NFL Test Spells White Spaces Trouble for Live MLB, NBA and NFL Game Broadcasts

Wireless microphone maker Shure says FCC field trials of devices from Motorola, Philips, Adaptrum and InfoComm International prove unlicensed use of white spaces will create interference at venues like NFL, NBA and MLB games and Broadway plays that depend on wireless microphones. One FCC test of white spaces devices Aug. 9 during the Buffalo Bills-Washington Redskins game at Washington, D.C.'s FedEx Field interfered with game coverage. Google, the Wireless Innovation Alliance and other proponents of using the interference buffer zones between digital television channels to deliver wireless broadband dismiss concerns.

Shure is sure. After the Federal Communications Commission tested white spaces devices at the Buffalo-Washington preseason game Aug. 9 at FedEx Field, the nation's dominant maker of wireless microphones pronounced the field trials a bust.

White spaces are interference buffer zones between digital television channels that Google, Microsoft, Motorola and other tech powers think are ideal for delivering wireless broadband. The National Association of Broadcasters claims the use of the spectrum will interfere with its channels and sports organizations like the NFL and MLB maintain that the unlicensed use of white spaces will cause interference with the use of wireless microphones.

"The FCC's tests of prototype white space devices at FedEx Field prior to Saturday's game ... conclusively show that spectrum-sensing white space devices will cause harmful interference to wireless microphones during live events," Mark Brunner, Shure's senior director for Public and Industry Relations, said in a statement. "Simply stated, the prototype devices were unable to consistently identify operating wireless microphones or distinguish occupied from unoccupied TV channels."

The spectrum between the channels will become available after Feb. 17 when broadcasters make the switch to digital broadcasting. The FCC began testing white spaces devices with mixed results in January using a prototype device supplied by Microsoft. In July, the agency moved the tests outdoors using devices from Motorola, Philips, Adaptrum and InfoComm International. Motorola has already called the outdoor tests a success.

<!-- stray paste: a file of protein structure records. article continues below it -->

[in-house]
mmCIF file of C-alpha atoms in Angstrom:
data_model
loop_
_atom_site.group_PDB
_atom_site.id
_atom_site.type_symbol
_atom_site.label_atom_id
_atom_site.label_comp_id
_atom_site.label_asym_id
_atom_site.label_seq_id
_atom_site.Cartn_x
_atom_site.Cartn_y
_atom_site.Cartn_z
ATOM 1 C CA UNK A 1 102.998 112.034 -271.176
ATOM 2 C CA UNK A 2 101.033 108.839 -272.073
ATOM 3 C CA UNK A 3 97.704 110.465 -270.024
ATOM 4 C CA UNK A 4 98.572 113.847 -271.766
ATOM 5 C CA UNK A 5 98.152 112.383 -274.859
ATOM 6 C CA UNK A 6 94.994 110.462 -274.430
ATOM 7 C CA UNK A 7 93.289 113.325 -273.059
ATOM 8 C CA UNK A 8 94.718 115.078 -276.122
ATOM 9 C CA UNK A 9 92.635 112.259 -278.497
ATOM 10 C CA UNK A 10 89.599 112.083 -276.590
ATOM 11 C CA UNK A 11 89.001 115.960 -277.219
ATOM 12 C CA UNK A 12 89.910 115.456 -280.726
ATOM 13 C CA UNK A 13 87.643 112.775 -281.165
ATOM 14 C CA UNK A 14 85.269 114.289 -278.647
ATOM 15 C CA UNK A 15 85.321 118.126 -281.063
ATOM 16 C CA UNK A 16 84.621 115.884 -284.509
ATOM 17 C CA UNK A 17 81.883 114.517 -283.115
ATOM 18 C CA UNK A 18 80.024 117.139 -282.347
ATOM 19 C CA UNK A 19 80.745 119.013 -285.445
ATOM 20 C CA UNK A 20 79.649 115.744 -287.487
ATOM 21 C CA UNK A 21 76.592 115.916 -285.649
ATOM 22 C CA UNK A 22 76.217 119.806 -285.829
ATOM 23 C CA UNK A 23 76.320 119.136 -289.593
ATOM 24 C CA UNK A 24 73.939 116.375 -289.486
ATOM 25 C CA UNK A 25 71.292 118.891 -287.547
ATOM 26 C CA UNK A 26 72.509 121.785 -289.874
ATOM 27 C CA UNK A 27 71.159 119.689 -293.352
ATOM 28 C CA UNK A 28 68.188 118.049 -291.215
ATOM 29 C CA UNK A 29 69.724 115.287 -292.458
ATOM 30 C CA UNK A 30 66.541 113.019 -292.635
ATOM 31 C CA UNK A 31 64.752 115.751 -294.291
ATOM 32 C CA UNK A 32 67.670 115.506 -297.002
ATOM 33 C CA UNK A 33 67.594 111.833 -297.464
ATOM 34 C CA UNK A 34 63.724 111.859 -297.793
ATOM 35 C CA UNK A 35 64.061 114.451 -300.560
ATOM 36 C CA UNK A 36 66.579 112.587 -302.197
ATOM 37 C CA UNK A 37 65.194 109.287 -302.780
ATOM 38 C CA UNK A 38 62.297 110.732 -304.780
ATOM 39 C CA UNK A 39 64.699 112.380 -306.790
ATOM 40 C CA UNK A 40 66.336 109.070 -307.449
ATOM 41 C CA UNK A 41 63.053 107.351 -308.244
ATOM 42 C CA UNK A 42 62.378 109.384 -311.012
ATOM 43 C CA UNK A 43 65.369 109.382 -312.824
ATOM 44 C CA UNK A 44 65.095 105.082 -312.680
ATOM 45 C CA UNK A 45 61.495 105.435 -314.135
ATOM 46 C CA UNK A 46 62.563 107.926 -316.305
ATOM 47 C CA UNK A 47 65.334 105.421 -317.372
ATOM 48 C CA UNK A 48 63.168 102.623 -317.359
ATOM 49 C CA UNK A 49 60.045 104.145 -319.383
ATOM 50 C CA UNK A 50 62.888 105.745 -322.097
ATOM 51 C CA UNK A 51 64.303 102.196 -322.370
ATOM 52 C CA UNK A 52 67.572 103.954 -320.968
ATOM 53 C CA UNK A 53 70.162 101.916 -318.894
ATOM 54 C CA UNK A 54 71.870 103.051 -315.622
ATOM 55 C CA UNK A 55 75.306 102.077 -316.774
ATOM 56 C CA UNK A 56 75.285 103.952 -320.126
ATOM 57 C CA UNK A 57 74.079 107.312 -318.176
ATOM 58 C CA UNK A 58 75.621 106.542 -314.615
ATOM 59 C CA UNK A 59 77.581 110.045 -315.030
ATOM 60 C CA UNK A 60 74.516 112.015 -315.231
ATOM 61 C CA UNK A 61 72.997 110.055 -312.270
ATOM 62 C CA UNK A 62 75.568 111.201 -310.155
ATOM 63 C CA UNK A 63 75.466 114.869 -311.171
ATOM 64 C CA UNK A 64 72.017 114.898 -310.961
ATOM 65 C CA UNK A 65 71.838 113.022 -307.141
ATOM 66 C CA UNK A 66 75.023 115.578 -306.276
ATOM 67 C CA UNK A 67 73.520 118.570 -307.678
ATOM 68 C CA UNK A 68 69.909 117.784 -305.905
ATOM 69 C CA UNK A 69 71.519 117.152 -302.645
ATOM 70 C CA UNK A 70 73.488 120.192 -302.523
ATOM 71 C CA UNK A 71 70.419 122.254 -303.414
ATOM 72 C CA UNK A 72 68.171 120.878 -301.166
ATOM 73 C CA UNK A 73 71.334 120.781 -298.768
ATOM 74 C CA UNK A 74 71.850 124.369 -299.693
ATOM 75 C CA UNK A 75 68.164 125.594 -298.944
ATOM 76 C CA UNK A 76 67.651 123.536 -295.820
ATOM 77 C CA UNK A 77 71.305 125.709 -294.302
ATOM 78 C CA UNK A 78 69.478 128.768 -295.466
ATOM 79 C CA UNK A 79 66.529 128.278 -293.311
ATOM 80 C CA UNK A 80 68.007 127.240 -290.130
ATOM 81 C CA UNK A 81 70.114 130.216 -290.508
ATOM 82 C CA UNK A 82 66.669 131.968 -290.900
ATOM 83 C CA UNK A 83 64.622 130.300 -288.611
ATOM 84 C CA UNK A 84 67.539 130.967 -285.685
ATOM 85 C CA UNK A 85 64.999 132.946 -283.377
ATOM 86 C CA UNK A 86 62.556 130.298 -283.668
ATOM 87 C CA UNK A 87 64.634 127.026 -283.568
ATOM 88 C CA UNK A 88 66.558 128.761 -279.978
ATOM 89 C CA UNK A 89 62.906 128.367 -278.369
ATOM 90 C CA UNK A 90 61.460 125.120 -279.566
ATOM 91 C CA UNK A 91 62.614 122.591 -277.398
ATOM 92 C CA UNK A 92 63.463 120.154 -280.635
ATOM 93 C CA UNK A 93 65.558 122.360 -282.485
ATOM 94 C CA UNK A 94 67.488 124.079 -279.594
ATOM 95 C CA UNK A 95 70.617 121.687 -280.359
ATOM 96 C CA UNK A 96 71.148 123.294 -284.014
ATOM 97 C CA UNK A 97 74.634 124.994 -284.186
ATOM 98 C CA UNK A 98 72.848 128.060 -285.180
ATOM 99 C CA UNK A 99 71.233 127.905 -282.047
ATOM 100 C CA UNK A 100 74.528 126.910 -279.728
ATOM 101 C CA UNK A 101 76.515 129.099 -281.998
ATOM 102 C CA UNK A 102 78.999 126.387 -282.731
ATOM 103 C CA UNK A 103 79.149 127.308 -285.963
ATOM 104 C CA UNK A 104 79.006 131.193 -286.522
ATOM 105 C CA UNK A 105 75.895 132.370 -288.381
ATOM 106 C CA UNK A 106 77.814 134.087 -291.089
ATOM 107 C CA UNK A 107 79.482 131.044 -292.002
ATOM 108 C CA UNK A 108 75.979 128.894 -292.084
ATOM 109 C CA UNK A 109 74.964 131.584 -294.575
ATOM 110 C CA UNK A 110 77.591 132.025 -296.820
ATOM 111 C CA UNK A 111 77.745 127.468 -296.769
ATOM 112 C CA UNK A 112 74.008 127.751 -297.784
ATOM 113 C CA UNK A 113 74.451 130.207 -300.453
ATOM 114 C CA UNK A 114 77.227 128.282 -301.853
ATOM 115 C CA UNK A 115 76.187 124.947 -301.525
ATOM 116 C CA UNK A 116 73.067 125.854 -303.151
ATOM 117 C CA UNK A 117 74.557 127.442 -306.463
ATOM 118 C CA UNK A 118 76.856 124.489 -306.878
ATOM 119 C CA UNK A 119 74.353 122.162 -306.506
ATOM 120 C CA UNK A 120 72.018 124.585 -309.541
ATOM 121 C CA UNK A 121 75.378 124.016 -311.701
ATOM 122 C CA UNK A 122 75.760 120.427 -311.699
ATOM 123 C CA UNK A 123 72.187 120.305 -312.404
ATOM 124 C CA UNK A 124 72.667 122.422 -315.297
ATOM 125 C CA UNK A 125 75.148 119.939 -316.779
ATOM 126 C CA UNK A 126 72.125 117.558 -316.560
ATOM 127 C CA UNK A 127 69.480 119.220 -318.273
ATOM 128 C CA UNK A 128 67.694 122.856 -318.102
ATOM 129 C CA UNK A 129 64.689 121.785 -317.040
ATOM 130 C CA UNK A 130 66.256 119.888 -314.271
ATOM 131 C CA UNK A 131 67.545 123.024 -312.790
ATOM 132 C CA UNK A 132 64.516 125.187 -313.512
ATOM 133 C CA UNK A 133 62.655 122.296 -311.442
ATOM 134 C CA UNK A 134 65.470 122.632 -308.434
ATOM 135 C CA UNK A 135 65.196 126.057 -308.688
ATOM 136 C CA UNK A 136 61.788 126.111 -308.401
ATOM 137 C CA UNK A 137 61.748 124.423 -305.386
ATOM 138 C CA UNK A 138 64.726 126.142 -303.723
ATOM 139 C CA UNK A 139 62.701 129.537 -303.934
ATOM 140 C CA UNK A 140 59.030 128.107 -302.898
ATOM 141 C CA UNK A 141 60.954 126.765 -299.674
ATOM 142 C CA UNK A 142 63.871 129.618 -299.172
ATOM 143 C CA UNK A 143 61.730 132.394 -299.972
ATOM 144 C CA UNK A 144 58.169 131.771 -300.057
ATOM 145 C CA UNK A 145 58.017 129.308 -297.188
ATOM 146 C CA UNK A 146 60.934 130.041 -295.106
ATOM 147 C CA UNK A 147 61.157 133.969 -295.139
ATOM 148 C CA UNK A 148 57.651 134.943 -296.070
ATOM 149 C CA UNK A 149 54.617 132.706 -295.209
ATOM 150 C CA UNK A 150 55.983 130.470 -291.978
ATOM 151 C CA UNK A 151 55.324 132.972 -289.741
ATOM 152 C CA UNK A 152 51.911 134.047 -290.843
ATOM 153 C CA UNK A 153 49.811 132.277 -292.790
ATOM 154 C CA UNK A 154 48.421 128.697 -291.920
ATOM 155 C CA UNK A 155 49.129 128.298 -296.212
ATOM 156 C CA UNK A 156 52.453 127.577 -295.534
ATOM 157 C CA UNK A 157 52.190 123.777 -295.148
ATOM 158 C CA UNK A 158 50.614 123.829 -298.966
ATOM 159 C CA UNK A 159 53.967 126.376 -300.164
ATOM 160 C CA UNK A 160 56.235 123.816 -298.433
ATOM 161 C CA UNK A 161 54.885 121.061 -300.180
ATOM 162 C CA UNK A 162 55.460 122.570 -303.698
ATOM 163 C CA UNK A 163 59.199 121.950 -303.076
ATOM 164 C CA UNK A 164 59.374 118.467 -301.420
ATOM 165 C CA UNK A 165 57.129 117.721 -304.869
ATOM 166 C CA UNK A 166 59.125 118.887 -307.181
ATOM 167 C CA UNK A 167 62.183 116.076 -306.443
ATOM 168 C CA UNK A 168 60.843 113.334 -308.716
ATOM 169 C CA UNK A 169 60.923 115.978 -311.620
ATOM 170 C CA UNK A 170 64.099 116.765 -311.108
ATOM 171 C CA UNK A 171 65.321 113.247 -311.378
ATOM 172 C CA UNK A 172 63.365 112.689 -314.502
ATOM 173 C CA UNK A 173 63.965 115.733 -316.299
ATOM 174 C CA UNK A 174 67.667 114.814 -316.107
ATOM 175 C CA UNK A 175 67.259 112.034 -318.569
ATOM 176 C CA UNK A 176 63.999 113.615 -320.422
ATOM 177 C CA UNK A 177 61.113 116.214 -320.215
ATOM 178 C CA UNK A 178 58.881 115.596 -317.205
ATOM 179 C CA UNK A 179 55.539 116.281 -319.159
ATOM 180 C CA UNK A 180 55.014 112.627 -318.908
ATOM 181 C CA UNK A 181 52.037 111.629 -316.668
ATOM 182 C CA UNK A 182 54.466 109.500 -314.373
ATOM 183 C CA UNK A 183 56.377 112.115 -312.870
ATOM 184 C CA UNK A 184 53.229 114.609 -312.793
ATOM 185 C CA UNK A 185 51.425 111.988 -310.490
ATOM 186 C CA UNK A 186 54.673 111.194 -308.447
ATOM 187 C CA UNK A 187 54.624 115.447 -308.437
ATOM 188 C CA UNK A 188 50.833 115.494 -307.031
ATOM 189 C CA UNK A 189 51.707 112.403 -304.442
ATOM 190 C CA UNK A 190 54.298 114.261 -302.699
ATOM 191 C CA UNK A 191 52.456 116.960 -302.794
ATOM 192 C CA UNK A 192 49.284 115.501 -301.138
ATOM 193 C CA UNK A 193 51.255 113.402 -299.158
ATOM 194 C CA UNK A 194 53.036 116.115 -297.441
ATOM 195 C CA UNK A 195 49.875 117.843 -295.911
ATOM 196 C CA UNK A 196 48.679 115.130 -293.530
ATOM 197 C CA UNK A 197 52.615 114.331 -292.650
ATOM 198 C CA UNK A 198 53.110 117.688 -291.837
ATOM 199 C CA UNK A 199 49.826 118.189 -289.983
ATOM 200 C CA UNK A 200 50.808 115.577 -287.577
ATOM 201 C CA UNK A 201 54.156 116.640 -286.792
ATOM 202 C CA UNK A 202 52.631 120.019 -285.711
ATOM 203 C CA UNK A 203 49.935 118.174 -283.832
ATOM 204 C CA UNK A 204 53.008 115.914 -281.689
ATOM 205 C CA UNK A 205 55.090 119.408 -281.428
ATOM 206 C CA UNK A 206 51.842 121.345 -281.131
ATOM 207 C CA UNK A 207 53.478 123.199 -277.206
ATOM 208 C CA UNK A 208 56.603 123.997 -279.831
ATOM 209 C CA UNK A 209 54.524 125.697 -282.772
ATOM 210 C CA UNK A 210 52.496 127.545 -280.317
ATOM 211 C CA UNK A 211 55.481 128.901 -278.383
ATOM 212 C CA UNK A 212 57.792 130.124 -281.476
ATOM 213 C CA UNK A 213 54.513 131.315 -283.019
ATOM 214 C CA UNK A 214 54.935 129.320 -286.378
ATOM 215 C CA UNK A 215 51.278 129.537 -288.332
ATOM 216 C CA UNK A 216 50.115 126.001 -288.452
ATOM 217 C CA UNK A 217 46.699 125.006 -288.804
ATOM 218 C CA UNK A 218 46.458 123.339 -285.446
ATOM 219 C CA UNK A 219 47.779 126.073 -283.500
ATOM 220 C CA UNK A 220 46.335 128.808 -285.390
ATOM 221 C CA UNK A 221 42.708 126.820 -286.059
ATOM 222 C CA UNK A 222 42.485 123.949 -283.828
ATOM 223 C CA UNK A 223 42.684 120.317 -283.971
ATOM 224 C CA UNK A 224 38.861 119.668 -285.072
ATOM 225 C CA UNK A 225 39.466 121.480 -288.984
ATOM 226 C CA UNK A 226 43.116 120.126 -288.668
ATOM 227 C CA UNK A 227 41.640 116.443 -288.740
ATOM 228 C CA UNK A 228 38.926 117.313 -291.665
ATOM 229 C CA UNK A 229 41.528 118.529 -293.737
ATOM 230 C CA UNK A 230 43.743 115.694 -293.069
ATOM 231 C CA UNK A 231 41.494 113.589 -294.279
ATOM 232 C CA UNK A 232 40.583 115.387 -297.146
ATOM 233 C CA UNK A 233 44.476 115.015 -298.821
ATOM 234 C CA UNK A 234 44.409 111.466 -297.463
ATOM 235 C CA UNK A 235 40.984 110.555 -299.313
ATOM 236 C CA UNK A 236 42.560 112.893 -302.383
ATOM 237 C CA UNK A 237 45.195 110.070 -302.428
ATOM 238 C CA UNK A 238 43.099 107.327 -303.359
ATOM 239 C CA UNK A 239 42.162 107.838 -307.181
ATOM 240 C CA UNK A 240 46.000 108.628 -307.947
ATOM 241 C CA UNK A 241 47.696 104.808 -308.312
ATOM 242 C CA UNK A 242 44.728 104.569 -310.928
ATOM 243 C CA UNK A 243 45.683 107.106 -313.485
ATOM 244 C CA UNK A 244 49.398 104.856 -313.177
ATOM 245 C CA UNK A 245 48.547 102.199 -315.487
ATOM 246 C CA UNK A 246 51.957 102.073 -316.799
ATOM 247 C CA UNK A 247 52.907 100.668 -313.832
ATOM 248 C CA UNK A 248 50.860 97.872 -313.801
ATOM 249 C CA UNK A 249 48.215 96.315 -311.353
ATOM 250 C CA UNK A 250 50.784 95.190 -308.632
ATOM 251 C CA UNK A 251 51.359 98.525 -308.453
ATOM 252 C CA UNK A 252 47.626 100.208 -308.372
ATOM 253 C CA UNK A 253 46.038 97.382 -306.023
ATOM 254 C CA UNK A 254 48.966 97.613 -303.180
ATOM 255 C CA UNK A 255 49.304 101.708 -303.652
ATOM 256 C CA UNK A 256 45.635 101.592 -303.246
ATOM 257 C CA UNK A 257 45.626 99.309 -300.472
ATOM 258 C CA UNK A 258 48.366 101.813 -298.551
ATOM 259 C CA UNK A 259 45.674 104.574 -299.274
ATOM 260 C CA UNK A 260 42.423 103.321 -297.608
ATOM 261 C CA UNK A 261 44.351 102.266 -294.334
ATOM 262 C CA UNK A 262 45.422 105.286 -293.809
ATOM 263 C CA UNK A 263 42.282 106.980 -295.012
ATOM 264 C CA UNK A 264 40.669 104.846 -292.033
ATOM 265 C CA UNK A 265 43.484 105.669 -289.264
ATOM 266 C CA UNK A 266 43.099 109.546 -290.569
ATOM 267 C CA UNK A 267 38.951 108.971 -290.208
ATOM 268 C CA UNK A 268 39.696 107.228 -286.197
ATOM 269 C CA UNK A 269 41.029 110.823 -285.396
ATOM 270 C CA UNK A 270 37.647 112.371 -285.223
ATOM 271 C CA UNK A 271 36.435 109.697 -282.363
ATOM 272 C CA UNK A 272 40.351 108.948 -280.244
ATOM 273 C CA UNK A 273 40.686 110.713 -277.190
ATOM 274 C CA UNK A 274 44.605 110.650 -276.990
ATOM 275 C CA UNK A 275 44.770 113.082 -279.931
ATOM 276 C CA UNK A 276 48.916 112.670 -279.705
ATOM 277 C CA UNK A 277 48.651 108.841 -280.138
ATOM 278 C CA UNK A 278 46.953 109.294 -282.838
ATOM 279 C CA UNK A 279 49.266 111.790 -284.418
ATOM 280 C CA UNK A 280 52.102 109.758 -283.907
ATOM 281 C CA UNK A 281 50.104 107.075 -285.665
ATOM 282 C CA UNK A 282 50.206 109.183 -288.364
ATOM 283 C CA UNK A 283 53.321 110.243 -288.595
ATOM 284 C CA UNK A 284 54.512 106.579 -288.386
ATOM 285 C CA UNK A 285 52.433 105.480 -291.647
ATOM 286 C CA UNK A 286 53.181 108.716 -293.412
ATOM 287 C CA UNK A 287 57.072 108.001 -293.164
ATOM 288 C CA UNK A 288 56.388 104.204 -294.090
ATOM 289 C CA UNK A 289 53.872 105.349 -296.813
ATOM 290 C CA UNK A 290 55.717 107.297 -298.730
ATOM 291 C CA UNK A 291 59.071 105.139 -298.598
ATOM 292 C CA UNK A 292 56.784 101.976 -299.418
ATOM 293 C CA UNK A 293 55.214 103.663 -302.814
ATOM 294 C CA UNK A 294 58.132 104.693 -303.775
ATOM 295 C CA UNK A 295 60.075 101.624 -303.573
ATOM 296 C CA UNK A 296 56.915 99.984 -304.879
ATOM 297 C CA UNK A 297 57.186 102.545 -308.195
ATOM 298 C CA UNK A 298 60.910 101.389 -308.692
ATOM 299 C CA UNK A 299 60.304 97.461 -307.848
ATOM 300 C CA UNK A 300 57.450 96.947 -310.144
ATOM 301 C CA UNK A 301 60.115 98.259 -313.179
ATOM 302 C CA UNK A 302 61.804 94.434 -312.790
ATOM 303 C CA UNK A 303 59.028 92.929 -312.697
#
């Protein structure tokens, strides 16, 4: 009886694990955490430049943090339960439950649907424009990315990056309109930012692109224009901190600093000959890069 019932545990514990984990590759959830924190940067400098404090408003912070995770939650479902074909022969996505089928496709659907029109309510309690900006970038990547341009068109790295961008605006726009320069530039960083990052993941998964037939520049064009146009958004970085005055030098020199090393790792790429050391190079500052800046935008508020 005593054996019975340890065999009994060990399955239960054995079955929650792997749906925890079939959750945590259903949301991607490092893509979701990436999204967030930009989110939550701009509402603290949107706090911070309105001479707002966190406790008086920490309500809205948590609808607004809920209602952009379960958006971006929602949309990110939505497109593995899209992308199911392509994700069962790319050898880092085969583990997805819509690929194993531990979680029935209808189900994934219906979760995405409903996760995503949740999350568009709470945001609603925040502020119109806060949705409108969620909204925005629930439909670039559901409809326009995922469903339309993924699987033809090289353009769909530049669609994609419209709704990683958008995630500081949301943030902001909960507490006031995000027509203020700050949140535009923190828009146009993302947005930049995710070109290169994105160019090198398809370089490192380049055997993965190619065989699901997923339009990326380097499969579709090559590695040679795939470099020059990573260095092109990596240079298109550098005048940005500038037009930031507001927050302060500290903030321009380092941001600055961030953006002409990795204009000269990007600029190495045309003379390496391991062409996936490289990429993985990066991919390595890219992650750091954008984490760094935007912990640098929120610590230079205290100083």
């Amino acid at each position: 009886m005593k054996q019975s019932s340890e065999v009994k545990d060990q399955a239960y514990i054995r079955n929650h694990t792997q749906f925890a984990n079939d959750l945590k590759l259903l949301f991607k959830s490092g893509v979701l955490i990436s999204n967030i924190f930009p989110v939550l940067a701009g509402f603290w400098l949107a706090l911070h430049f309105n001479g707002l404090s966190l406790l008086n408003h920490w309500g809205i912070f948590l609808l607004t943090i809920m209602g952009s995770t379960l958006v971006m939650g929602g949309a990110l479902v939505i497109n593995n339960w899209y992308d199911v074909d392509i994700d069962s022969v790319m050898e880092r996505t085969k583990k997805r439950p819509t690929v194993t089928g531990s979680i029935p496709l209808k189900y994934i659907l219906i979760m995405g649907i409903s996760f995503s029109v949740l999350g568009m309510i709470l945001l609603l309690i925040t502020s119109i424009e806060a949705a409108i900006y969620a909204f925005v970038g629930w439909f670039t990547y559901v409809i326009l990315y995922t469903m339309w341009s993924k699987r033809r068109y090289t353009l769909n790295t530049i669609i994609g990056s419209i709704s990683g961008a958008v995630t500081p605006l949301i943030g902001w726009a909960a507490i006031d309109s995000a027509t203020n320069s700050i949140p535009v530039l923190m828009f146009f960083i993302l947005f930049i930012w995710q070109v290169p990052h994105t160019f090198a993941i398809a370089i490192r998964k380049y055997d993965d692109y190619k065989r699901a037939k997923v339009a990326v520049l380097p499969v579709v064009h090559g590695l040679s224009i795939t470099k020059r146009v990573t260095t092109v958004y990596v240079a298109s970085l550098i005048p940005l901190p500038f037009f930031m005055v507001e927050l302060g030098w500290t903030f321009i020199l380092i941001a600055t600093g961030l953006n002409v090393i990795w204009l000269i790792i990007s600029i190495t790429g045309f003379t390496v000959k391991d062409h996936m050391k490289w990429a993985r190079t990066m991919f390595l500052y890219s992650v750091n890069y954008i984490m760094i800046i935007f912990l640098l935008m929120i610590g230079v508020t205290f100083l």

Motorola's device combined sensing technology with geolocation to find existing channels and route signals around the channel. Motorola, however, did not participate in the testing of white spaces and wireless microphones.

"Given the poor performance of these sensing devices, there is no reason to believe that the other proposed protections, such as beacons, will be any more capable of providing reliable and robust interference protection to wireless microphone transmissions," Brunner said. "These tests reveal fundamental deficiencies of sensing devices-issues that cannot be pushed off with a promise to resolve these problems at some later time during certification testing."

Which is exactly what the Wireless Innovation Alliance did after the FedEx Field tests.

"Just as the bench testing has shown time and time again, the science behind spectrum sensing is sound. The current field tests, including Saturday's test at FedEx Field, have done nothing to contradict the previous results," said Jake Ward, a spokesperson for the Alliance. "The FCC has the information it needs to move forward with their final report and the development of rules of the road for white space technologies."

Google also dismissed the tests before they even began. Richard Whitt, Google's Washington telecom and media counsel, wrote in an Aug. 8 policy blog that the testing conducted prior to the FedEx Field tests already validates Google's March white spaces filing with the FCC.(PDF) In that filing, Google said the use of geolocation databases, beacons and safe harbors would protect digital television channels and wireless microphones.

"In particular, stand-alone use of a geolocation database with a look-up function would offer complete protection to digital TV and wireless microphone signals at major venues," Whitt wrote Aug. 8. "Importantly, under our approach no WSD [white spaces device] would transmit, even if it failed to detect any signals at all, without first receiving affirmative permission from a geolocation database look-up."

He added, "With or without spectrum sensing, it's abundantly clear that unlicensed devices can coexist successfully with licensed services, with no reasonable fear of harmful interference."

When the FCC concludes the outdoors testing, the agency will then prepare a report and make overall recommendations on the use of white spaces devices. If the FCC supports the use of white spaces, device makers like Motorola could start manufacturing technology for laptops, smart phones, PDAs and set-top boxes that can utilize the white spaces. All of the devices would have to be certified by the FCC.